Andrea Garcia Vasquez deconstructs the hermetic human world perspective to demonstrate the real human/non-human interconnections and interpret the non-human experience. She deems that a large reason for the current environmental crisis is anthropocentric beliefs and our inability (or unwillingness) to imagine non-human perspectives. She adopts various media to explore ecocriticism theory, digital discourse, and geology.
Andrea, an American artist of Venezuelan descent, has obtained a Diploma Degree at HGB in New Media: Installation and Space with honorable distinction. She has exhibited her works internationally in Germany, USA, South Korea, and the Middle East; with solo and two-person exhibitions in Beirut, Leipzig, and California. She is also an organiser at MODS (Leipzig), an international group whose members come from Germany, Spain, and Norway. As an art community engagement initiative, they manage collective discussions, residencies, and other projects.
Andrea’s first efforts
Andrea started her group exhibition history quite early, at the tender age of 19. These experiments back in New York were the initial steps in establishing her artistic media and subject orientation. An amusing story from that period is Andrea’s mother calling the gallery that she had only just starting to work with and pretending to be an interested art collector. She was trying to support by creating a buzz around her daughter’s early works.
Moving across the ocean was a decisive moment in Andrea’s life and career. Since 2015, she has been living in Leipzig. She acknowledges that distance creates melancholy, converting personal experience of the physical spaces into a worldview and attitude. That concept is applicable both to everyday walking and far travelling.
images supplied by the artist.
For two years in a row, Andrea spent one month at Can Serrat International Art Residency. In 2016, she came there as an artist, and was invited as an artist coordinator the following year. She went on walks, observing the inspiring Catalonian mountains, hills, and farms. Andrea always carried her notebook, where she would make drawings of the shapes around her. She was intrigued by the mountain formations and their potential artistic representation. This has lead to her currently taking an actual geological course. There is a certain similarity between the dynamics of the geomorphic layers of the mountains and the human psychological layers. To convey this analogy, Andrea chose tapestry as a medium, as it is also an interlacing resembling the overlapping of the soil structures.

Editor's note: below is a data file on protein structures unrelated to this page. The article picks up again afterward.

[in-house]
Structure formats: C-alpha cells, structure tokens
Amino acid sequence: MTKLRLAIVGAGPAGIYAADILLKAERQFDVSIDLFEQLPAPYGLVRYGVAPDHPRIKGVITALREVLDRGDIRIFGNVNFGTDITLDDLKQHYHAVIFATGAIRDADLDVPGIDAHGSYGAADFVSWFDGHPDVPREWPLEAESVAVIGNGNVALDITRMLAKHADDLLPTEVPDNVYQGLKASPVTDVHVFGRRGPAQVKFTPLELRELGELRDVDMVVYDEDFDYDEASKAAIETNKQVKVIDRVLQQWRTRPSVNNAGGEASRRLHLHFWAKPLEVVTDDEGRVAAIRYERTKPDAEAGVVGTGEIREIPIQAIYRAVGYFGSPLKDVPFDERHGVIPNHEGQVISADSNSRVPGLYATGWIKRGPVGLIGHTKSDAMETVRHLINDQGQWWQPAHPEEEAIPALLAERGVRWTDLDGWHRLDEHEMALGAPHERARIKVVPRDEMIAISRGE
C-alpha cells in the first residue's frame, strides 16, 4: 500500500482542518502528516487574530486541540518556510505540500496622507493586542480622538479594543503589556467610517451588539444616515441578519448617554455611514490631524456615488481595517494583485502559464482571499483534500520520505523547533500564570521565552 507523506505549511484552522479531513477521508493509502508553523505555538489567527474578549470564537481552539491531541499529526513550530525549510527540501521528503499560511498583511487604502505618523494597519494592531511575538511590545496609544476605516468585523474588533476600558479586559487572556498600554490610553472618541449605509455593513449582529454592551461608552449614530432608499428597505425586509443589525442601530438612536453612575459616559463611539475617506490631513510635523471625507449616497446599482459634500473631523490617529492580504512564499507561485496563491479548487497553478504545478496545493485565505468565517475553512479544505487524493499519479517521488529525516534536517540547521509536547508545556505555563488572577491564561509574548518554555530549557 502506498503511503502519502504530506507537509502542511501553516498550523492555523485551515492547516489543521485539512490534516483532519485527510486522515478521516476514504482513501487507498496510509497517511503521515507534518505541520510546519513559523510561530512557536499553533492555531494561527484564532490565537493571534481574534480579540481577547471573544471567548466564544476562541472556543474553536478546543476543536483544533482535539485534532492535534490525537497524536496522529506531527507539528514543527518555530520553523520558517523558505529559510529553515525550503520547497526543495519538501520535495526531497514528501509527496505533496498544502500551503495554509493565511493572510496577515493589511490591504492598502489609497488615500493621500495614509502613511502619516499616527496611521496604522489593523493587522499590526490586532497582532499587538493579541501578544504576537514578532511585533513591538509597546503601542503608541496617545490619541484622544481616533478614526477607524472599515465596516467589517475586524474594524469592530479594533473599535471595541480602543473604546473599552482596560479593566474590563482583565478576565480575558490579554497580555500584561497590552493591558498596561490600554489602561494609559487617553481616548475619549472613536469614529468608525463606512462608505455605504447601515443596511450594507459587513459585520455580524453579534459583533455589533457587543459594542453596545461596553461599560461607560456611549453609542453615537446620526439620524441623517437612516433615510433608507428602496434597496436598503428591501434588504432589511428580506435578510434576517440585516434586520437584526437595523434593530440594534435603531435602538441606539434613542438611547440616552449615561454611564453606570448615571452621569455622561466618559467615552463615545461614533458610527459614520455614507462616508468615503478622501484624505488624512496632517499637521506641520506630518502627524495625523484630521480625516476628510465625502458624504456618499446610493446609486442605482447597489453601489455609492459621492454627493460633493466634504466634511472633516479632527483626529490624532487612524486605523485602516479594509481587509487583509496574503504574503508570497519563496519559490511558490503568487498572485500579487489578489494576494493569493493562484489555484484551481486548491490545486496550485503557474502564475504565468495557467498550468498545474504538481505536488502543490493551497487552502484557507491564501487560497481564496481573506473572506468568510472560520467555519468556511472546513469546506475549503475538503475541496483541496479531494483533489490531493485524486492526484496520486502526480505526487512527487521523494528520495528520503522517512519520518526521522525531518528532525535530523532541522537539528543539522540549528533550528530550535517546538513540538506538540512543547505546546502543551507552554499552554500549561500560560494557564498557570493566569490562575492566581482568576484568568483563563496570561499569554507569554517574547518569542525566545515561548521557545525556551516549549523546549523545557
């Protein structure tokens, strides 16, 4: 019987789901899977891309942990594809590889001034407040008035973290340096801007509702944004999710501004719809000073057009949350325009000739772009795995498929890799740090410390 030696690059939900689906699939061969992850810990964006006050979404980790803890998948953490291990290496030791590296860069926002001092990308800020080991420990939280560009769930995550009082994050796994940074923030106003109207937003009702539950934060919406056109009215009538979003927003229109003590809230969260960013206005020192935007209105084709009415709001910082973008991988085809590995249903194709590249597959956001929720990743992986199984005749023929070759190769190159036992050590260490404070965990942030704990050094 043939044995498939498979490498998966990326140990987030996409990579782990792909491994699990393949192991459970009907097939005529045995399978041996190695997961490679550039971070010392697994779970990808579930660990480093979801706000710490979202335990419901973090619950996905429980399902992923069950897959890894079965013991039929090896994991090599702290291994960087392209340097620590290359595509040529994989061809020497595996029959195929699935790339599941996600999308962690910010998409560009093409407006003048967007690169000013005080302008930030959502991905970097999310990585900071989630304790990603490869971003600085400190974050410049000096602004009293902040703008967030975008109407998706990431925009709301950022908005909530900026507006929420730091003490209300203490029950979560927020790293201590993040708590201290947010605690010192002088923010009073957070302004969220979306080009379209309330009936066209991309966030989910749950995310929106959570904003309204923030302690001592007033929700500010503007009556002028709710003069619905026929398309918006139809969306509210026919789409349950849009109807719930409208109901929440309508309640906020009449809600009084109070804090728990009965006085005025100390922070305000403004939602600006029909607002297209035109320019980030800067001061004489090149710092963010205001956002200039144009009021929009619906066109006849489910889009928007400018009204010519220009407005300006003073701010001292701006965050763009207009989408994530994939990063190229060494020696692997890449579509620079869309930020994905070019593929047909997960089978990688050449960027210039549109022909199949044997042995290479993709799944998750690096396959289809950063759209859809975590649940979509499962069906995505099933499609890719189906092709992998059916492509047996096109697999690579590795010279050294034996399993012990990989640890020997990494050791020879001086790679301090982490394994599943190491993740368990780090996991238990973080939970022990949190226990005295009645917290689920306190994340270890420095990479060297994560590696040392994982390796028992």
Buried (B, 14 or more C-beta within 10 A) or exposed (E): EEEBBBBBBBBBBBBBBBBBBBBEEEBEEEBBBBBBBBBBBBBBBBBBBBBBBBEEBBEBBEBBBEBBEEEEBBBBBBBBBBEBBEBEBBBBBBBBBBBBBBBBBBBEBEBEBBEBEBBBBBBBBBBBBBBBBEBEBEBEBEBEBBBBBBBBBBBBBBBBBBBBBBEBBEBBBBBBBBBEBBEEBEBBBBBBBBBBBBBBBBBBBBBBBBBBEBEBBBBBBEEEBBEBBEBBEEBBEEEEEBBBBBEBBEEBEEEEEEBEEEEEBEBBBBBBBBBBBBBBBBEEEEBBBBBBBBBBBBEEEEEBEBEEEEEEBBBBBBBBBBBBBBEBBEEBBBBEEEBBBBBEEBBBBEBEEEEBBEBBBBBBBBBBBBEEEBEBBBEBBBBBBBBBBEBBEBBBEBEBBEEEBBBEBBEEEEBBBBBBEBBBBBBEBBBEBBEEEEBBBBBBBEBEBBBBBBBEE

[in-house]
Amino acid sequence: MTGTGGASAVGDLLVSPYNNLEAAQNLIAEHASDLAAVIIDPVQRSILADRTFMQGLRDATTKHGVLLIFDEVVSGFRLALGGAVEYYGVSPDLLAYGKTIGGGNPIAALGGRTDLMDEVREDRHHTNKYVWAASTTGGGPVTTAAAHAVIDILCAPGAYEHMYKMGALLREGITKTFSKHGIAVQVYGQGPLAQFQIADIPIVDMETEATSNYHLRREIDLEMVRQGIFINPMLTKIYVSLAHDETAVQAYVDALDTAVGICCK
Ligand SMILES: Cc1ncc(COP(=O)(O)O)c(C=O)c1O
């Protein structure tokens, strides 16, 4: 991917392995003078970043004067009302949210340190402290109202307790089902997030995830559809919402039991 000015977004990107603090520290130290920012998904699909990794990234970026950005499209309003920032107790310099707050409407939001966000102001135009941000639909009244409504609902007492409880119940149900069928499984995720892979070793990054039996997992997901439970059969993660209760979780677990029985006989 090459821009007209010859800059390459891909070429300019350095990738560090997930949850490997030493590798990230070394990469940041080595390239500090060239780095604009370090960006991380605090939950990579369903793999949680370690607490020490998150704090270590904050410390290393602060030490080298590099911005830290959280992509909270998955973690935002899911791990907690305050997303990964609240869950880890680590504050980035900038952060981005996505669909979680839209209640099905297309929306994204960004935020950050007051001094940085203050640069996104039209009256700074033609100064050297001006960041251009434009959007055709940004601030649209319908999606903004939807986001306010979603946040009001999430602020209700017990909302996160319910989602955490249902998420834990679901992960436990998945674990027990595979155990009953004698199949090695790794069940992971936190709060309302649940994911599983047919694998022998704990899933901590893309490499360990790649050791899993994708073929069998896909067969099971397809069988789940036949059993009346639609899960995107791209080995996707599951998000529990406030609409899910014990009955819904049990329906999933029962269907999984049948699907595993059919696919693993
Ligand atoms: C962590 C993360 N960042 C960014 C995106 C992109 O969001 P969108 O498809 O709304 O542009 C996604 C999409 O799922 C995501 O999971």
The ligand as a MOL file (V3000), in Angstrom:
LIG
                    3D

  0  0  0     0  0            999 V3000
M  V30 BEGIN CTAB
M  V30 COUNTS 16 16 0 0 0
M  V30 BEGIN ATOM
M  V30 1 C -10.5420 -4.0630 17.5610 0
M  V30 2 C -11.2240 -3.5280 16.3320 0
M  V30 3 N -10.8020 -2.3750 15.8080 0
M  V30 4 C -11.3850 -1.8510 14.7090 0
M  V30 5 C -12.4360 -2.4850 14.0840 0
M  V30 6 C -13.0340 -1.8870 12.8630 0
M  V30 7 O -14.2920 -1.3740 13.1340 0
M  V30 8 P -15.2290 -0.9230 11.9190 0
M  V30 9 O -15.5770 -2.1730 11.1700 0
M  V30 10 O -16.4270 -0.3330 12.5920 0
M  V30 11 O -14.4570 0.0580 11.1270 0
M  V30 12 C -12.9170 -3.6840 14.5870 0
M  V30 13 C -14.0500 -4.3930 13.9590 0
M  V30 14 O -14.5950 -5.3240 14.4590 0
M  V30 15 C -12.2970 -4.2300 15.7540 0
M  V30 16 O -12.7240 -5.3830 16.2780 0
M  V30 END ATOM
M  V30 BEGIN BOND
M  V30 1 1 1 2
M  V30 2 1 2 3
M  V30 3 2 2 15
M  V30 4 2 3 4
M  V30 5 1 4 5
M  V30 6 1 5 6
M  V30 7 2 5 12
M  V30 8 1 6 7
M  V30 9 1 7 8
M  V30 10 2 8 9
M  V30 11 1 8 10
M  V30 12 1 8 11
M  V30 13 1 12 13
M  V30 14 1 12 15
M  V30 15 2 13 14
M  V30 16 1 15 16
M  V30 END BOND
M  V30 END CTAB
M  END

Psychogeography is an important influence for Andrea as she explores the act of walking as the performance itself. Foremost, this interest comes from Guy Debord and his concept of walking, outlined in the ‘Theory of the Dérive’ (1958). The idea is that ‘drifting’ through the landscape allows one to study the space around, inner relations, and the way personal memory is formed locally.
In 2017/18, Andrea kept a journal. Every day she would draw areas and paths she experienced, without a reference to actual scale, but navigating with feelings and memories. At some point she even started developing her own symbol systems and map legends. In this mind experiment, she was examining how the psychology of architecture affects our thoughts and behavior. Moreover, why do we remember certain physical spaces (park benches, bus stops, etc) we see every day, but not the others (blank spots when trying to remember certain locations).
OOO (Object-Oriented Ontology)
According to a philosophical school of object-oriented ontology, all objects receive equal attention: human and non-human, natural and cultural, real and fictional. Currently prevailing anthropocentrism is the privilege of humans as ‘subject’ over non-human beings as an “object”. Andrea has researched these issues a lot, dedicating it, for instance, such artworks as Synesthesia (Or Memory) Of Soil (2018) or Looking For Something Low Maintenance (2020). Our history record, ethics and linguistics have constructed an unjust cultural hierarchy.
Humans are a priori the exclusive nature masters, whereas trees, rivers, rocks, and animals are all exploited as objects. However, as Timothy Morton states in his ‘Being Ecological’, unlike plants, we can choose not to emit excessive amounts of carbon. We are not special in the universal object system, but we have perceptible consciousness and responsibility. All the relationships, including relationships between people, distort related objects in the same way as human consciousness, and exist on a par with each other.
In addition, Andrea deals with experimental writing. Some of her poems were published in TEXTUR Magazine. Andrea names Anne Carson (Canadian poet, researcher, and professor) as the creative writer who inspires her most. ‘Ich Sitze Mich Im Urlaub’ (2020) poem and ‘But An Archive Of What?’ (2019) video performance unconventionally combine English and German languages inside the poetic text. This interlinguistic challenge allows for various cultural contexts, phonetics, and metaphorical diversity.
Andrea is very active and divergent in her practice. Yet for the artist her entire journey, however chaotic and incidental it may seem at first, is coherent and meaningful. Her focal points encapsulate her work. Continuous art exercises make sense as a process, a lifelong exploring adventure. Just like a mental map of the places she has explored, her artwork archive constitutes a unibody with recurrent aesthetic patterns and unsettling issues. Andrea’s intention to show alternative human-environment relationship models appears to be her personal artistic contribution to the global sustainability vision. Through the story she tells, she aims to make people aware: make people care.
written by Andrii Myroshnychenko